“Six days before the Passover, Jesus therefore came to Bethany, where Lazarus was, whom Jesus had raised from the dead. So they gave a dinner for him there. Martha served, and Lazarus was one of those reclining with him at table. Mary therefore took a pound of expensive ointment made from pure nard, and anointed the feet of Jesus and wiped his feet with her hair. The house was filled with the fragrance of the perfume. But Judas Iscariot, one of his disciples (he who was about to betray him), said, ‘Why was this ointment not sold for three hundred denarii and given to the poor?’ He said this, not because he cared about the poor, but because he was a thief, and having charge of the moneybag he used to help himself to what was put into it. Jesus said, ‘Leave her alone, so that she may keep it for the day of my burial. For the poor you always have with you, but you do not always have me’” [JOHN 12:1-8].
What is interesting in light of the text is that it is obvious that Lazarus, Mary and Martha are followers of the Messiah. Despite choosing to follow Him, we note that Martha is still busy serving, Lazarus is prepared to learn and Mary worships. That activity that garnered commendation for Mary still marked her life. That which was good, though not the best, still marked Martha’s life. For the moment, it is sufficient to note that they clearly had made a choice to identify with the Master. They made their choice despite potential danger. The danger is witnessed when we read, “When the large crowd of the Jews learned that Jesus was there, they came, not only on account of him but also to see Lazarus, whom he had raised from the dead. So the chief priests made plans to put Lazarus to death as well, because on account of him many of the Jews were going away and believing in Jesus” [JOHN 12:9-11].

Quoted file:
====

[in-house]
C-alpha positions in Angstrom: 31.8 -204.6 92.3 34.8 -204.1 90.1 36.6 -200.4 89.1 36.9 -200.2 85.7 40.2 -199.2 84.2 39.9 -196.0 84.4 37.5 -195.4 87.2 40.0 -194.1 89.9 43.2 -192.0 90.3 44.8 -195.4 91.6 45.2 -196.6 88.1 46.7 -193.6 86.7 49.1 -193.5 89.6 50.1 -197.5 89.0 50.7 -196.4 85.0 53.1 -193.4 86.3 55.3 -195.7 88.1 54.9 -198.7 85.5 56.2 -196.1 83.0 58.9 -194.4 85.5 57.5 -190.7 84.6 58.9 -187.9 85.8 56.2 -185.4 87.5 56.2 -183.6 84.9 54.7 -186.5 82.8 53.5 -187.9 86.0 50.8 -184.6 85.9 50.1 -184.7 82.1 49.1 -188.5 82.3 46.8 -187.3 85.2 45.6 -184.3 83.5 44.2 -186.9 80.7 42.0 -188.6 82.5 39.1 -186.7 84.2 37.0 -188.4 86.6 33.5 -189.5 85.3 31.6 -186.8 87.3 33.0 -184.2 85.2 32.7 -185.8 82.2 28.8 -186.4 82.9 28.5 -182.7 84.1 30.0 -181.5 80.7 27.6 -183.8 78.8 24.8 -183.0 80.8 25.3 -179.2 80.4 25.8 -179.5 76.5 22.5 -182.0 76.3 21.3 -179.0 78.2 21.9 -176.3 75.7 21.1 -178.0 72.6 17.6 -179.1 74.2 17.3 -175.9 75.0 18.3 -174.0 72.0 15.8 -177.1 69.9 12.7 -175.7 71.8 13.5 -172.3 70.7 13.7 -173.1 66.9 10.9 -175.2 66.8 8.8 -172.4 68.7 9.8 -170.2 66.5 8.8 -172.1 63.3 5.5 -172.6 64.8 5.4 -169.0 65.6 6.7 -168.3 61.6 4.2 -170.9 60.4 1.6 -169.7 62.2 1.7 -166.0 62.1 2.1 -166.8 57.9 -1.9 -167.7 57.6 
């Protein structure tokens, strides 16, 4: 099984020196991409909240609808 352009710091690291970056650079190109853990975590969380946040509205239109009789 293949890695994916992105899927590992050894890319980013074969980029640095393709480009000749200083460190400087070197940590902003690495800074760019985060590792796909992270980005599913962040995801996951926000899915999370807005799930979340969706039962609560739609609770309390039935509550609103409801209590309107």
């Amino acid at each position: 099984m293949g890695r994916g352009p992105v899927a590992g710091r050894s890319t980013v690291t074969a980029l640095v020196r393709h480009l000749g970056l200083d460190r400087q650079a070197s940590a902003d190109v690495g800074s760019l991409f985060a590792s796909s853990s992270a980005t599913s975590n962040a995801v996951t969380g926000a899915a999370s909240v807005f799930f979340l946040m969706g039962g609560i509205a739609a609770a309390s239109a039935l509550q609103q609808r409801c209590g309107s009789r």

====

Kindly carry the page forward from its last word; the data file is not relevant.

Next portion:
CHOOSING THE BEST CHURCH — I am speaking to professing Christians, for the most part. Having confessed Christ as Master, we are to seek out a church. Though technically we who are followers of the Master are appointed to do His will, we recognise that we speak of choosing where we will attend and where we will serve.
There are many reasons people may give for choosing the church they attend. Christians may choose a church for the sake of their children—they want to expose them to the truth or they want them to be influenced toward righteousness. Some choose a church for the sake of friendship—we are comfortable around some people, we long for their approval or acceptance. Many choose a church for social benefits—some see attendance at a particular church as beneficial in gaining status in the community or in climbing a particular social ladder. Others choose a church because it places few demands on them—perhaps they want to be religious, but they don’t particularly want to feel as though what is taught from the pulpit places undue demands on their time or on their talents. Undoubtedly there may be other reasons one could give for choosing to attend a particular congregation—inertia (we’ve always gone there and we don’t want to be bothered by having to choose another congregation), intellectual sloth (we don’t want to be challenged to think) or any of a number of additional reasons.
Perhaps the reasons mentioned are good reasons—they are assuredly “good” in the mind of those making the choice; but bear in mind the axiom that “good is enemy of the best.” What is the best choice for a church where we will invest our lives and seek to hear the voice of the Master? The easy answer is also the obvious answer—the best place to worship is the place that God appoints for us to be.